Tuesday, April 14, 2009

The Collective Kitchen Table

This is our kitchen table:



This is what has become of our kitchen table in the home stretch of our busiest semester yet:


The kitchen table has always been a symbol for conversation and togetherness. For us, it's also a symbol for everything that we need to deal with in the immediate future.

About a month ago I was attempting to clean it (read: put stuff into a collin pile and a kaitlyn pile) and I came across the receipt Collin had filled out for one of those sponsor a child companies. When I asked him why he had signed up when we were struggling to pay rent, his reply was one of admirable sympathy: He felt bad for the street canvasser. By filling out the form, Collin contributed to the quota this guy had to fill in order to get paid for the week. His intent was to terminate the account as soon as it was activated, knowing that his cancellation would not affect the employee’s commission.


At this point, neither of us had thought about the child.

A couple weeks later, I was making a new attempt to clean the kitchen table when I noticed a large opened envelope from the same company, with its previous contents stacked neatly on top.
While I perused the thank you letter that was capping the stack, I was still wondering if Collin had canceled yet. Then I saw the picture that was included in the package. His name -Moryz- was printed across the bottom, and he was absolutely adorable. I propped his picture up against another random kitchen-table-stack while I read a sheet of information about Moryz:

He is Filipino. He is six years old. He loves to dance. He goes to school. His favorite subject is art.

By the time Collin made his way back to the kitchen, I was in tears and Moryz’s picture was in a magnetic frame on the refrigerator. I told him that we had to sponsor him despite our diet of ramen noodles and water. He is real. He has a face and a name and a blue and white shirt. Our monthly contribution, about a weeks worth of starbucks, increases his family’s income by 50%. Collin admitted that he was already thinking of a way to approach me about it.

............................................................................

This personal account is a necessary preface to the subject of immediacy. Collin was more interested in helping the street canvasser than the hungry child because the street canvasser was there, right in front of him and Moryz was not. I did not care about Moryz when he was a statistic, only when he had a name and a picture. When he was sitting on our kitchen table. When he became immediate.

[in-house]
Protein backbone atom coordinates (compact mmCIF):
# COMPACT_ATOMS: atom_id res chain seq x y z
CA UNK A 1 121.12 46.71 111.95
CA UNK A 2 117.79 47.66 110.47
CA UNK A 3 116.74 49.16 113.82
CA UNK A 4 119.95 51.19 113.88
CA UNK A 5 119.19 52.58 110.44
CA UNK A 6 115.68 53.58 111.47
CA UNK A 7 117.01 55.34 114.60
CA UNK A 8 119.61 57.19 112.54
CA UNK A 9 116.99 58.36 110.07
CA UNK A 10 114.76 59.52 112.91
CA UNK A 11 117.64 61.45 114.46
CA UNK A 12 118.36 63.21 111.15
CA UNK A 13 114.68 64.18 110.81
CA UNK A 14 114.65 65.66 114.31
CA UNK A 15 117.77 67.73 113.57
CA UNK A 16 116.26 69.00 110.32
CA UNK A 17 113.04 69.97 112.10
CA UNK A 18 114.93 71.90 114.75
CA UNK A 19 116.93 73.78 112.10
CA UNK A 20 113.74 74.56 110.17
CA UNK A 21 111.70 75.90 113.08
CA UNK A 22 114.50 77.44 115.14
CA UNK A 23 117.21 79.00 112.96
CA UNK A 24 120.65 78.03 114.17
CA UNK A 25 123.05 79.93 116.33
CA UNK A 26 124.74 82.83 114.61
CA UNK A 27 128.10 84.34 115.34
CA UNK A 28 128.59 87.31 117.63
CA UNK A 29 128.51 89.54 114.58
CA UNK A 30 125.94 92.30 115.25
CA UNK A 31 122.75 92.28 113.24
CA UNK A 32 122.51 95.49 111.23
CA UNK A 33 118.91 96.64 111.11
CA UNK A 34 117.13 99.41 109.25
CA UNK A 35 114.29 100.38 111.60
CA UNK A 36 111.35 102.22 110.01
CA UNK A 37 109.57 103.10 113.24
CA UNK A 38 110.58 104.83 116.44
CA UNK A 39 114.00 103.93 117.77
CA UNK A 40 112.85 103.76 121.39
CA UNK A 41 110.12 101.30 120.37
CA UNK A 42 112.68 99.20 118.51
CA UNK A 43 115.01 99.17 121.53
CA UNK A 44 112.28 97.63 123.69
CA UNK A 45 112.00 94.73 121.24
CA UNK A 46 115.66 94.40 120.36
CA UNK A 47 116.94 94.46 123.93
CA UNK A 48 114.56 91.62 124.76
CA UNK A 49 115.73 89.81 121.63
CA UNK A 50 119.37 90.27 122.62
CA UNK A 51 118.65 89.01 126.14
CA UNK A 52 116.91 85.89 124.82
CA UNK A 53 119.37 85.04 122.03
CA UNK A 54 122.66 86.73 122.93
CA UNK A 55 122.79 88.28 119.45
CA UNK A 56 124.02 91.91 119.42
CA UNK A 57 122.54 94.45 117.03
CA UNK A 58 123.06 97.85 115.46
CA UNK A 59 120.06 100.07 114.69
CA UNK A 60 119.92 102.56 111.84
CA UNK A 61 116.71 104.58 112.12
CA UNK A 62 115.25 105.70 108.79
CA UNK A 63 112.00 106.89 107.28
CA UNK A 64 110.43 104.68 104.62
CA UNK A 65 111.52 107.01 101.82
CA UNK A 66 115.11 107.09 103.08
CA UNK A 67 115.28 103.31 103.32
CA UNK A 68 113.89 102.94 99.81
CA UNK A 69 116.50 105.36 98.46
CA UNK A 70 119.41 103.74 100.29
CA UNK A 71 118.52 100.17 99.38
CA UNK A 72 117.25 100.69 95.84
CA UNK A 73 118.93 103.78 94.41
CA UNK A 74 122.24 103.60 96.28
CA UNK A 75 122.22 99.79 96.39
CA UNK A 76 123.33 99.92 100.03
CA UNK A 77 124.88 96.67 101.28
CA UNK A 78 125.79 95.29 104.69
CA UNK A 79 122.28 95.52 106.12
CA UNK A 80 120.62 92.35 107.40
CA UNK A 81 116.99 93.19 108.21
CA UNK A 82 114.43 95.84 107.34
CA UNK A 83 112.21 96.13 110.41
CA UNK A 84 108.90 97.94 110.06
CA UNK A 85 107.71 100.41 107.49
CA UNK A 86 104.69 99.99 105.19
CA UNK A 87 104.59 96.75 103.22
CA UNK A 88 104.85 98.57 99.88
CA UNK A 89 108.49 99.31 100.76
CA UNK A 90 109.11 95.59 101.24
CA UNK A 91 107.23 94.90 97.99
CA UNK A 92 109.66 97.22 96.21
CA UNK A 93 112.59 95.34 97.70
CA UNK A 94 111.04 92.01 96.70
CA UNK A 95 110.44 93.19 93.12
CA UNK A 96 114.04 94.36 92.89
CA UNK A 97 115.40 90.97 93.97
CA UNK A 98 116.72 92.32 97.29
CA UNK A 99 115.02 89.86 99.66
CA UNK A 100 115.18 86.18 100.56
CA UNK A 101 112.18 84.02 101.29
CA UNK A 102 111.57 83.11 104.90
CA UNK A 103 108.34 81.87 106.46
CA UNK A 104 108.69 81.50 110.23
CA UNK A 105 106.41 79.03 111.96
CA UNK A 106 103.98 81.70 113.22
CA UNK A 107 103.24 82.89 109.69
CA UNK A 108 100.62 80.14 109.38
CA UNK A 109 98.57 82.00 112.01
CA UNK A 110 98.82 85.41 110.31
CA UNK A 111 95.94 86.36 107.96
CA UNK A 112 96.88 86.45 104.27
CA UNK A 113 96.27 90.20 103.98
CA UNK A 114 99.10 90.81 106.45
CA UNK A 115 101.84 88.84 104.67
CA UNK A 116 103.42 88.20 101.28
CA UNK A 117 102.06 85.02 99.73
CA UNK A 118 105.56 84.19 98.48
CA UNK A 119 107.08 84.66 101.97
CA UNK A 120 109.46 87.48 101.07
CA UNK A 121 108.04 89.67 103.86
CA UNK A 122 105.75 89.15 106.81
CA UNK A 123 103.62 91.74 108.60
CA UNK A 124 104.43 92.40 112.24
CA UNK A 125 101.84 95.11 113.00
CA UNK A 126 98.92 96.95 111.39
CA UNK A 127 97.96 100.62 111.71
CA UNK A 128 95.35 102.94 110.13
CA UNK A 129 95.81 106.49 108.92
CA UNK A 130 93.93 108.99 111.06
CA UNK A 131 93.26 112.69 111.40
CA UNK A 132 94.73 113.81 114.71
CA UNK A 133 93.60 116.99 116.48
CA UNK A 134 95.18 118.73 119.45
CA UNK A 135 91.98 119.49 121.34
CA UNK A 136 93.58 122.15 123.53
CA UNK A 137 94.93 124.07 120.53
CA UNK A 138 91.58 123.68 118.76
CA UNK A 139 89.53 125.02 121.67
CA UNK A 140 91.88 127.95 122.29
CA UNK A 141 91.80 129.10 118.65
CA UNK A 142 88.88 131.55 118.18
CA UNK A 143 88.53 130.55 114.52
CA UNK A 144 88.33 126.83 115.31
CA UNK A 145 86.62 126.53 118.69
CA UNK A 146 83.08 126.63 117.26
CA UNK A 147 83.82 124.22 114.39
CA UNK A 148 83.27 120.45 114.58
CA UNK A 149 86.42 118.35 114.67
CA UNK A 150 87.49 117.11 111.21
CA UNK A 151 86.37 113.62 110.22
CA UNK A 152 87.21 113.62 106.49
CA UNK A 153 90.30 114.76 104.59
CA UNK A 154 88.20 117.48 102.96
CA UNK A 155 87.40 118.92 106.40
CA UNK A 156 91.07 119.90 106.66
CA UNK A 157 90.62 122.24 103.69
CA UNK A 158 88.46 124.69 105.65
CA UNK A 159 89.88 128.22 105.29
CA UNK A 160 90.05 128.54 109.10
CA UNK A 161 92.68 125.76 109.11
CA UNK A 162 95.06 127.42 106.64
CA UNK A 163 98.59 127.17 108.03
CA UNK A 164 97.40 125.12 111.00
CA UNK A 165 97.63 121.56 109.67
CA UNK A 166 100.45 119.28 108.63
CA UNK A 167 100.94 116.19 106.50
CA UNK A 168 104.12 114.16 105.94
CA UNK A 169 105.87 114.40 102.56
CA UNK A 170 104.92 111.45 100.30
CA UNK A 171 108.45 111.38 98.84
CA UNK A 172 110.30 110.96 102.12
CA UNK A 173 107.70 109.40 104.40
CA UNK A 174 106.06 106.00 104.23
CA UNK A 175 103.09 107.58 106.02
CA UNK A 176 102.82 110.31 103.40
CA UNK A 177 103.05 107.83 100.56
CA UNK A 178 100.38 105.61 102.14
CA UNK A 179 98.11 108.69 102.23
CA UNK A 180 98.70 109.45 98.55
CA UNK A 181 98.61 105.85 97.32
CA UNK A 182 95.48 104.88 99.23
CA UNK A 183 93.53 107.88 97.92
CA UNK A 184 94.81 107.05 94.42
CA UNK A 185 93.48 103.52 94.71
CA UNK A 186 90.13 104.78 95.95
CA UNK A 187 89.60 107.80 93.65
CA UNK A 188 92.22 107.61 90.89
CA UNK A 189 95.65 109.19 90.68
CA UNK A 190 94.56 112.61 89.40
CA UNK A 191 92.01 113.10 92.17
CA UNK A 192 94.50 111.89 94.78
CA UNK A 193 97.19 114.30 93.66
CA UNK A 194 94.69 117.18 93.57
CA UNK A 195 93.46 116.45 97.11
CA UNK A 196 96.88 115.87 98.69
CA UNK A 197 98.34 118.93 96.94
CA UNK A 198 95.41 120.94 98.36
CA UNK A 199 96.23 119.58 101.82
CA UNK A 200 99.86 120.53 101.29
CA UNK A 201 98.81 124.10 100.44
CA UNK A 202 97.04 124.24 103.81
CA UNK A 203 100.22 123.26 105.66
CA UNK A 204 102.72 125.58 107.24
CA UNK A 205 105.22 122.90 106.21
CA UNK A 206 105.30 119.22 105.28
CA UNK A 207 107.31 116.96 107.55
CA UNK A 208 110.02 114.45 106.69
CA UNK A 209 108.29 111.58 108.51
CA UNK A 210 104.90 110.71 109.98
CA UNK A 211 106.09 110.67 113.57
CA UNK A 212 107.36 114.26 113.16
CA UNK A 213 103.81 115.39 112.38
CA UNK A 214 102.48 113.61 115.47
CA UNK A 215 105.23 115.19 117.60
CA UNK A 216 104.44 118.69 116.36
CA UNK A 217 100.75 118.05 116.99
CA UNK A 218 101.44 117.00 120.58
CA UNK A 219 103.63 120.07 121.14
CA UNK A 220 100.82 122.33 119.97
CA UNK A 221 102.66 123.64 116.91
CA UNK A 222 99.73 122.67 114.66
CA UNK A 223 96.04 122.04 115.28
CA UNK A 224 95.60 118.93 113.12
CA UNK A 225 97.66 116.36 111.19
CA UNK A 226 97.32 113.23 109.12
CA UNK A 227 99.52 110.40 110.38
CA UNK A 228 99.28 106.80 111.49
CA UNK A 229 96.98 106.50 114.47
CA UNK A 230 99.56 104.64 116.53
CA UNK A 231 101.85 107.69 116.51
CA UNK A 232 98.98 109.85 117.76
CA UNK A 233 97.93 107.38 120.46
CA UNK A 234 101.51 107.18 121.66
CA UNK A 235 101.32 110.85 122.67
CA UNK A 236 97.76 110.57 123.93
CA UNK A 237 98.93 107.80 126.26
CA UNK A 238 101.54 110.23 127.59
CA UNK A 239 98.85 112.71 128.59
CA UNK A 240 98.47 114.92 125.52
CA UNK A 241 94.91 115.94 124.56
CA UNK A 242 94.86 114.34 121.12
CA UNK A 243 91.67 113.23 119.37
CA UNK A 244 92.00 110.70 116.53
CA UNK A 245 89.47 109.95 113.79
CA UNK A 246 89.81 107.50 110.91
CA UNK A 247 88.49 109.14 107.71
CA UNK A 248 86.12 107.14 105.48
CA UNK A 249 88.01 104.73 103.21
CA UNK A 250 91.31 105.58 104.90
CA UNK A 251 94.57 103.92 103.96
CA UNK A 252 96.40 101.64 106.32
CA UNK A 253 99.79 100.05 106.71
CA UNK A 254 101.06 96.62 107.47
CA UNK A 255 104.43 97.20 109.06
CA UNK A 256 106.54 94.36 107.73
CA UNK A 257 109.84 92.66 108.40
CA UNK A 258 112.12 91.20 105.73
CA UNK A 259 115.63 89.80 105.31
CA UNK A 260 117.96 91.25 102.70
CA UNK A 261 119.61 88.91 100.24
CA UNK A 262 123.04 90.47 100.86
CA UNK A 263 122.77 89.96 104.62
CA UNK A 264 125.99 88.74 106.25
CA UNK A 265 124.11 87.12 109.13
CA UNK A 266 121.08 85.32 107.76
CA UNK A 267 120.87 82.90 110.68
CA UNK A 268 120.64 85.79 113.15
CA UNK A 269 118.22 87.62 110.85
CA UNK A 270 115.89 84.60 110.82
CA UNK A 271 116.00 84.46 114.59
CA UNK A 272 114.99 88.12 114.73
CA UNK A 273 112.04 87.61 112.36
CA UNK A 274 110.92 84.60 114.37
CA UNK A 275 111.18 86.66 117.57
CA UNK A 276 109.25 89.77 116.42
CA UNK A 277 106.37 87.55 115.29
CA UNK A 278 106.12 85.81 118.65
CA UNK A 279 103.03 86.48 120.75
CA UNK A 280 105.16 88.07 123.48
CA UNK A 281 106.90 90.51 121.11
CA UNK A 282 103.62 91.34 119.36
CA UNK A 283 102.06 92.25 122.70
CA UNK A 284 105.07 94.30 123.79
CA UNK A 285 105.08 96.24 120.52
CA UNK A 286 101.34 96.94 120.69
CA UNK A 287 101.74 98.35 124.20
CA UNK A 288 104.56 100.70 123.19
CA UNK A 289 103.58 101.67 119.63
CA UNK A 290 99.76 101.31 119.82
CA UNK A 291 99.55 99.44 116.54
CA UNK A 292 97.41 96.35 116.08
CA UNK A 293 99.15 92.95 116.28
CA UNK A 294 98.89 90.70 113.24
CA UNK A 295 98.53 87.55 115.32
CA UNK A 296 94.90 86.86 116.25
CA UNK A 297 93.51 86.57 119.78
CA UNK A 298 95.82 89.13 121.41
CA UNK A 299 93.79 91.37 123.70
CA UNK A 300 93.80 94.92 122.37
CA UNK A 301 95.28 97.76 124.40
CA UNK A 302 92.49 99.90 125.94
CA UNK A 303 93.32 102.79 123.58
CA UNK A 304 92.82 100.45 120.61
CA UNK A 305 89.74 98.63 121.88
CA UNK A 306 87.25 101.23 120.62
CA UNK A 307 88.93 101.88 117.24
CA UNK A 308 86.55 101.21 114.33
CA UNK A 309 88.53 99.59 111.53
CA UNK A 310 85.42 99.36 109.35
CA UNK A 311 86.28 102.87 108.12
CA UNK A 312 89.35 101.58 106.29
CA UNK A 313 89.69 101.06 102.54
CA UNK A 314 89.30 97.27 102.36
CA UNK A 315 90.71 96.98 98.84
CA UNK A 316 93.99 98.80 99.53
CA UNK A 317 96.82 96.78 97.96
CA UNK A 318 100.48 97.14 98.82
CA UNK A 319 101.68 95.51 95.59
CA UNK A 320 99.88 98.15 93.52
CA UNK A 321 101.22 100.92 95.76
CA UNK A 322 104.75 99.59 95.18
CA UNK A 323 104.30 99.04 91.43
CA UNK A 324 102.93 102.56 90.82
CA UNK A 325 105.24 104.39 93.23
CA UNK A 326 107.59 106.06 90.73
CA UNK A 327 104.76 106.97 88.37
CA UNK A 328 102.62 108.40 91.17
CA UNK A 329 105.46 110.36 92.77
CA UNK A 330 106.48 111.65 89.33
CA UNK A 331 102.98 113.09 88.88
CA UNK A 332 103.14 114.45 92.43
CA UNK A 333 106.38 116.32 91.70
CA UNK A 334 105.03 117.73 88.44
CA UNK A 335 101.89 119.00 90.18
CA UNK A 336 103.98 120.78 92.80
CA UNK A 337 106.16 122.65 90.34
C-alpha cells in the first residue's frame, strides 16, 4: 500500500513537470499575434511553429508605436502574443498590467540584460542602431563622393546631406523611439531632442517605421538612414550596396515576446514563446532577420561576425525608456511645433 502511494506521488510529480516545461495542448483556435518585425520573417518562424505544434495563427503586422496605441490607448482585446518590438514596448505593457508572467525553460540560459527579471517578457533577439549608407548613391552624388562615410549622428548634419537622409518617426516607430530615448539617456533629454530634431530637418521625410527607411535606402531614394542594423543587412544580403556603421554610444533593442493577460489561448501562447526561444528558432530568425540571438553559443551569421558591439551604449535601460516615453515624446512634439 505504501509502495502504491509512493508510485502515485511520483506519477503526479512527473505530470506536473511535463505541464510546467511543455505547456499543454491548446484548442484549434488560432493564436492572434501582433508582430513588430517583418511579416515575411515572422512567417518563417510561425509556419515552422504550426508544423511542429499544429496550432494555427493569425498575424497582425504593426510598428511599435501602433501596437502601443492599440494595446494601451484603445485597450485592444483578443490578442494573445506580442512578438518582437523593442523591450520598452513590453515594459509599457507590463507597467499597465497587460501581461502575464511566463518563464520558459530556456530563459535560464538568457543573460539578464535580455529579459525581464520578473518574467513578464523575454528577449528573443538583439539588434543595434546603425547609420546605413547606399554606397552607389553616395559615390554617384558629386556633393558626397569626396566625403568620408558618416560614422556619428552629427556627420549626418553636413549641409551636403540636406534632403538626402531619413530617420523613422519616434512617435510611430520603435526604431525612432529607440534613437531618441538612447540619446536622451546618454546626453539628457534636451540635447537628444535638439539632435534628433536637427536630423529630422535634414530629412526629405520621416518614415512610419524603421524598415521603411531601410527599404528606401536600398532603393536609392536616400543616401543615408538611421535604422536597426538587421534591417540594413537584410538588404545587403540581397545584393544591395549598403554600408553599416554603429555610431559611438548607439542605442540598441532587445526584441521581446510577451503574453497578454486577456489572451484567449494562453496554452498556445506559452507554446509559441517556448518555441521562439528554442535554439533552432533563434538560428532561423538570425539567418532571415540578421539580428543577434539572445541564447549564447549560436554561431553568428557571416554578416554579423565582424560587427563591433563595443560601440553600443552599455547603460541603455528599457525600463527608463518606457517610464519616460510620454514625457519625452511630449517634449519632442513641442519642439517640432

Pertaining to theatre, we often use the word immediacy to mean “live action,” in an attempt to differentiate theatre from television and film. Supplemental to the direct relationship between actor and audience member, immediacy can also describe the relevance and relatability of the subject matter, a political or emotional appeal and the urgency of a reaction from the audience. In the near future, I’m hoping to discuss some of the things that have influenced my thought, including Iranian Theatre, Carol Churchill’s Seven Jewish Children, and Venice Saved: A Seminar, a production recently featured at PS122. Until that glorious time, however, I’ll leave you with Artaud’s thoughts on the matter while desperately, as always, urging you to leave me with some of your thoughts:


"We are not free. And the sky can still fall on our heads. And the theatre has been created to teach us that first of all.”

1 comment:

aeh2 said...

Kaitlyn, thank you for this wonderful story - both in itself and in the telling - and I look forward to hearing more of your thoughts about immediacy in the theatre. I wonder, for instance, if Collin and you were more moved (to act, to feel) because of the one-on-one nature of the event; and if so, does the relative size of an audience compromise or undermine the nature of that contact? [Tangentially, I should mention that just last night I made a pledge to the ACLU as a result of a street canvasser, not only because of the in-person dynamic and the concerns that Collin described, but also because it strikes me that it is more important than ever to give as generously as we can to the causes we care about. So I applaud you both.]